Six years ago Nissan were one of only three manufacturers that sold electric vehicles and the LEAF established itself as a leading EV the world over, especially in the USA where sales took off in 2013/14.
Fast forward six years and we find that in the first half of 2016 Nissan’s electric cars account for just 0.73% of it US sales and now trail other established automakers such as BMW (3.48%), Volvo (2.75%) and GM (0.81%) in selling EV’s in America.
So what happened to cause this fall from grace?
Lack of Choice
Since 2013, Nissan’s electric vehicle program has stood still with no new models coming to market. Even today they still only have one electric vehicle for sale in America, the LEAF. By contrast BMW are selling four plug in vehicles, GM have two for sale with a third (Bolt EV) coming off the assembly line and due on dealer lots by year end. One size does not fit all, not everyone wants a small hatchback.
Other EV manufacturers have vehicles that can go significantly further than the LEAF on a single charge and at a similar price, the LEAF is simply not competitive anymore. If you stand still, you fall behind.
Poor resale values
The Nissan LEAF has the worst resale value of any car bar none. This is a deterrent to new car sales.
Poor Battery Performance
Despite assurances from Nissan that battery deterioration will moderate as the car ages, the LEAF’s have deteriorated continually in the US and by more than any other electric vehicle on the market. Only a handful of LEAF’s have reached 100,000 miles and all of those vehicles have experienced advanced battery degradation, typically losing 50% of original range. Vehicles from GM and Tesla have driven 150,000 and 200,000 miles respectively and experienced little or no battery degradation or loss of vehicle range.The 200,000 mile Tesla experienced just 6% battery degradation.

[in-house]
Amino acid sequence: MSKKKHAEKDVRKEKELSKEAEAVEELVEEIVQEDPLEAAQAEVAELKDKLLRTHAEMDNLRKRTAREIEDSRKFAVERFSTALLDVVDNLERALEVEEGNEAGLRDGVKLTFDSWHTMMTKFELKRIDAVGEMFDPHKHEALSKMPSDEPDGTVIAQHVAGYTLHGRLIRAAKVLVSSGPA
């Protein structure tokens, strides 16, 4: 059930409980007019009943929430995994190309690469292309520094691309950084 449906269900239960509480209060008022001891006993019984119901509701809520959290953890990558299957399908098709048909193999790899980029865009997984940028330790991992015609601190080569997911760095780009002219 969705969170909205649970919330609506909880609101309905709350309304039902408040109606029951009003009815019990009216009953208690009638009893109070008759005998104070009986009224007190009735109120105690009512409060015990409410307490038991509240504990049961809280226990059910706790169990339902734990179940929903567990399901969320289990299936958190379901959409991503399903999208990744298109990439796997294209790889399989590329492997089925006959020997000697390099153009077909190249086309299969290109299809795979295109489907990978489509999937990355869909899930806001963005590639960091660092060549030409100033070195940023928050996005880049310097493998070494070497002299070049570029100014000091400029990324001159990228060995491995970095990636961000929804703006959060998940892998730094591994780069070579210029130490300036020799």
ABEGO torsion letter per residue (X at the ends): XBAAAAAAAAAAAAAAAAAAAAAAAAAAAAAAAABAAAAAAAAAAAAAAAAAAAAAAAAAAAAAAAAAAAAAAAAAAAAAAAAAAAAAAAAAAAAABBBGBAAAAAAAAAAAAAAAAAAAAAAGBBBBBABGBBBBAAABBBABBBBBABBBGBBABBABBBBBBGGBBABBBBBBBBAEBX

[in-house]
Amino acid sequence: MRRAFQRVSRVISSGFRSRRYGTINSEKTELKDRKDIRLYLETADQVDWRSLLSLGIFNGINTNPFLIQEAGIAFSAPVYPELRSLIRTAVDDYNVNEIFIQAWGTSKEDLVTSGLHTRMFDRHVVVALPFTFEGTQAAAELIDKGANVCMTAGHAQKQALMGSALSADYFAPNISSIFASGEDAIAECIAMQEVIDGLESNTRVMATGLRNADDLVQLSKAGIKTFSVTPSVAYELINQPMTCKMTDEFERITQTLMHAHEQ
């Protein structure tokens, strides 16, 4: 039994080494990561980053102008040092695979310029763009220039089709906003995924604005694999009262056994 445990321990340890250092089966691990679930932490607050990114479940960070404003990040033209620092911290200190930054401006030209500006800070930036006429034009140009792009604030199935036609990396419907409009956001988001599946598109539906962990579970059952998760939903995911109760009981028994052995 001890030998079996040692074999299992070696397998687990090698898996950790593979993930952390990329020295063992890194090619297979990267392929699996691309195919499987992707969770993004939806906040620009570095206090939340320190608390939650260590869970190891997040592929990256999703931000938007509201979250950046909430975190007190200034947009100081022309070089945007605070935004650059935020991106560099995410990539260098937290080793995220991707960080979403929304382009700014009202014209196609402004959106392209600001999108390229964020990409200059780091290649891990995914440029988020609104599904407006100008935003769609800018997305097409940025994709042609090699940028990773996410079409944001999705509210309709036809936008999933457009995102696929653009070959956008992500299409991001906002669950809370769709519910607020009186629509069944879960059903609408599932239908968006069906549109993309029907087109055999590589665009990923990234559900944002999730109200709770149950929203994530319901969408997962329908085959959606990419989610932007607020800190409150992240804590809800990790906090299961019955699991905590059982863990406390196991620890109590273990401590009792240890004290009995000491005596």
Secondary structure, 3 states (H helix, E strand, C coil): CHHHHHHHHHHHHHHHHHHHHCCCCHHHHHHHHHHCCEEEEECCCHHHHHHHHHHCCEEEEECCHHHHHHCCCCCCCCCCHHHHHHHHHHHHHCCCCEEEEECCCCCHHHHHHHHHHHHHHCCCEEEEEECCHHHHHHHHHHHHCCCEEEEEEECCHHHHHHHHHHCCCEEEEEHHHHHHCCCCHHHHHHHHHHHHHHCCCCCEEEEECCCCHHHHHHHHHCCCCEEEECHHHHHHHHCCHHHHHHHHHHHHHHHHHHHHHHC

By contrast LEAF’s in Europe have fared much better due to the milder climate and sales of the LEAF continue to grow.
The LEAF just can’t take the heat in the US.
With the 2017 Renault Zoe coming to market this year with almost double the LEAF’s 107 mile range, one wonders if the LEAF will still be a hit in Europe. Competition is heating up both sides of the pond.
Low Dealer Inventory
In September 2016 dealer inventory of the LEAF across the US averaged 1,500 units. This is the lowest LEAF inventory in a long time. In December 2014 Nissan sold 3,102 LEAF’s, with just 1,500 on dealer lots today this is simply not possible anymore.
Nissan seem to be retreating from the market. We can only speculate as to why they would reduce inventory.